Mumbai: Home, auto and other loan EMIs are set to rise further after RBI on Friday raised the key interest rate by 50 basis points, the third straight increase since May in an effort to cool stubbornly high inflation.
The increase in lending rate or the repurchase rate (repo) by 50 bps to 5.40 per cent is 25 bps higher than the pre-pandemic repo level.
Reserve Bank of India (RBI) Governor Shaktikanta Das signalled that the second straight half-point hike wasn’t the end of the rate tightening regime and more may come to tame inflation that has for six months stayed above the comfort zone of 6 per cent.
The central bank however did not revise its existing economic growth or inflation forecast despite indications of a global slowdown, recessionary conditions in the developed economies, and the moderation already witnessed in commodity prices.
“Inflationary pressures are broad-based and core inflation remains elevated. Inflation is projected to remain above the upper tolerance level of 6 per cent through the first three quarters of 2022-23, entailing the risk of destabilising inflation expectations and triggering second-round effects,” Das said.
RBI said the volatility in the global market is leading to imported inflation.
The spillover from geopolitical shocks has resulted in uncertainty in the inflation trajectory. Global commodity, metal and food prices have eased from recent peaks, however, they still remain elevated.
On the domestic front, higher sowing of kharif crops bodes well for the food price outlook. The shortfall in paddy sowing is being monitored closely, even though rice stock remains above buffer norms.
Since May, the central bank has cumulatively raised interest rate by 140 bps in its effort to contain inflation. Despite this sharp hike, RBI expects inflation to remain above its comfort zone and has retained CPI inflation forecast at 6.7 per cent for current fiscal year. RBI expects India’s GDP growth to remain strong at 7.2 per cent in FY23.
The RBI’s six-member rate-setting panel voted unanimously on the rate hike decision while sticking to its resolve to withdraw the accommodative stance.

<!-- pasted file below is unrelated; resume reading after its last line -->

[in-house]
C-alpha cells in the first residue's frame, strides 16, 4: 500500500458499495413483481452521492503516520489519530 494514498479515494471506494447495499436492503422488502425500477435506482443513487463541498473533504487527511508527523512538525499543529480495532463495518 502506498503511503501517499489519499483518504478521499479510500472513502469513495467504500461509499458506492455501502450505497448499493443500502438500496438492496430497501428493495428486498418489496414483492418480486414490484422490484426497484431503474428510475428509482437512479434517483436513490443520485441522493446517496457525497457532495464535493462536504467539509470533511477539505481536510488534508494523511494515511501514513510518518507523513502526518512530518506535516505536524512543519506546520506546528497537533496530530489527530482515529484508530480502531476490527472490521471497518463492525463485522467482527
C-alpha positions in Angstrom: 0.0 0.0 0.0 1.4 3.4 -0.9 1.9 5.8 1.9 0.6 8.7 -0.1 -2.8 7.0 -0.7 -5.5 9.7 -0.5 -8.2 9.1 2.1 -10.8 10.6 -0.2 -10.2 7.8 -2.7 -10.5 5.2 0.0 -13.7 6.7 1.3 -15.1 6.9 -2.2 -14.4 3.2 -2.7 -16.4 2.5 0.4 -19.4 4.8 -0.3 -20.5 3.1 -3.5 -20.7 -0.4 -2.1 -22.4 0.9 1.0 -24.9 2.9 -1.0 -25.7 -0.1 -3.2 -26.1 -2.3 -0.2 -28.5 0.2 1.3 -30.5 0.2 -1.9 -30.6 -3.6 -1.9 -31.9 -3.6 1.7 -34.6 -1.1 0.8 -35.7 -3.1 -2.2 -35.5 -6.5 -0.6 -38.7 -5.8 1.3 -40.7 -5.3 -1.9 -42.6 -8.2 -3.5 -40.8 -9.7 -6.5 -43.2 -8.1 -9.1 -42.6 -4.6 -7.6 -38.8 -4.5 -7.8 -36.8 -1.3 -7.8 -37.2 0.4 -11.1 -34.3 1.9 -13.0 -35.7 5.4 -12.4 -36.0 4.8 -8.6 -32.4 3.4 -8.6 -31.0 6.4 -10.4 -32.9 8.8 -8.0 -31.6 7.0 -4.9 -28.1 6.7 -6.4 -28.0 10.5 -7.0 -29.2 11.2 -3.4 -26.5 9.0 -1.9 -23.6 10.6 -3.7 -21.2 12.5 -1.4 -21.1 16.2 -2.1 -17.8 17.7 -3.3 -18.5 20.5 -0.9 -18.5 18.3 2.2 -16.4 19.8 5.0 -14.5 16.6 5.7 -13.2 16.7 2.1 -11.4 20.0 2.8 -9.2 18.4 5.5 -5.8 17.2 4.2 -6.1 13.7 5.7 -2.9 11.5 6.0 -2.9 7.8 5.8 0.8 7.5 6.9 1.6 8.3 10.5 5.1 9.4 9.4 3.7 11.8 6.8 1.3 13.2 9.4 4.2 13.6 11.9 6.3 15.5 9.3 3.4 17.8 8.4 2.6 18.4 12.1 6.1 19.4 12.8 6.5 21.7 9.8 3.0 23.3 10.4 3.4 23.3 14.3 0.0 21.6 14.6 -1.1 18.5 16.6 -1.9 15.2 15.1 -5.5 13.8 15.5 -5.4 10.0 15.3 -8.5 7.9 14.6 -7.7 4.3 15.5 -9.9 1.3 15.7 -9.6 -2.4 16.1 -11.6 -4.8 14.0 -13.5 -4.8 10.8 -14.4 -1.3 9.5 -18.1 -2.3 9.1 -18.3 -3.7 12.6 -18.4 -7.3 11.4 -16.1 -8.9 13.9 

Suman Chowdhury, Chief Analytical Officer, Acuit Ratings & Research, said the deposit and lending rate hikes are expected by banks, given the improved credit demand in the economy.
India Ratings and Research (Ind-Ra) said the current policy rate hike cycle is expected to continue till RBI reaches what is known as ‘neutral policy rate’.
This is the short-term policy rate which is expected to stabilize the economy down the road in the long run, it said adding if the RBI’s FY23 inflation projection holds, then it may look for another 25-50 bps in the remaining months of FY23.
The central bank surprised markets with a 40 bps hike at an unscheduled meeting in May, followed by a 50 bps increase in June, but prices have shown little sign of cooling off yet.
The latest increase mirrors the US Federal Reserve-led global tightening of interest rates to rein in spiralling prices, caused by supply snarls and energy price shocks following Russia’s invasion of Ukraine.
The monetary policy committee (MPC) believes “calibrated withdrawal of monetary policy accommodation is warranted to keep inflation expectations anchored and contain the second-round effects,” Das said.
On the rupee depreciating against the US dollar, he said at a 4.7 per cent decline, the rupee fared much better than several reserve currencies as well as many of its EME and Asian peers.
“The depreciation of the Indian rupee is more on account of the appreciation of the US dollar rather than weakness in macroeconomic fundamentals of the Indian economy. Market interventions by the RBI have helped in containing volatility and ensuring the orderly movement of the rupee,” he said.
Das said the RBI will remain watchful and maintain the stability of the rupee.
The Indian economy has been impacted by the global economic situation and is grappling with the problem of high inflation.
“Nevertheless, with strong and resilient fundamentals, India is expected to be amongst the fastest growing economies during 2022-23 according to the IMF, with signs of inflation moderating over the course of the year,” he said.
The financial sector is well capitalised and sound while the foreign exchange reserves – supplemented by net forward assets – provide insurance against global spillovers. “Our umbrella remains strong,” he said.
Ranen Banerjee, Leader, Economic Advisory Services, PwC India, said there will be less aggressive future rate increases from the US Fed going forward given some impacts on the economy being already felt.
“The increase in the repo rates will take some time to transmit in actual lending rates and therefore impact on growth momentum in the current financial year is going to be limited and hence a real GDP growth of around 7 per cent should be achievable,” Banerjee said.
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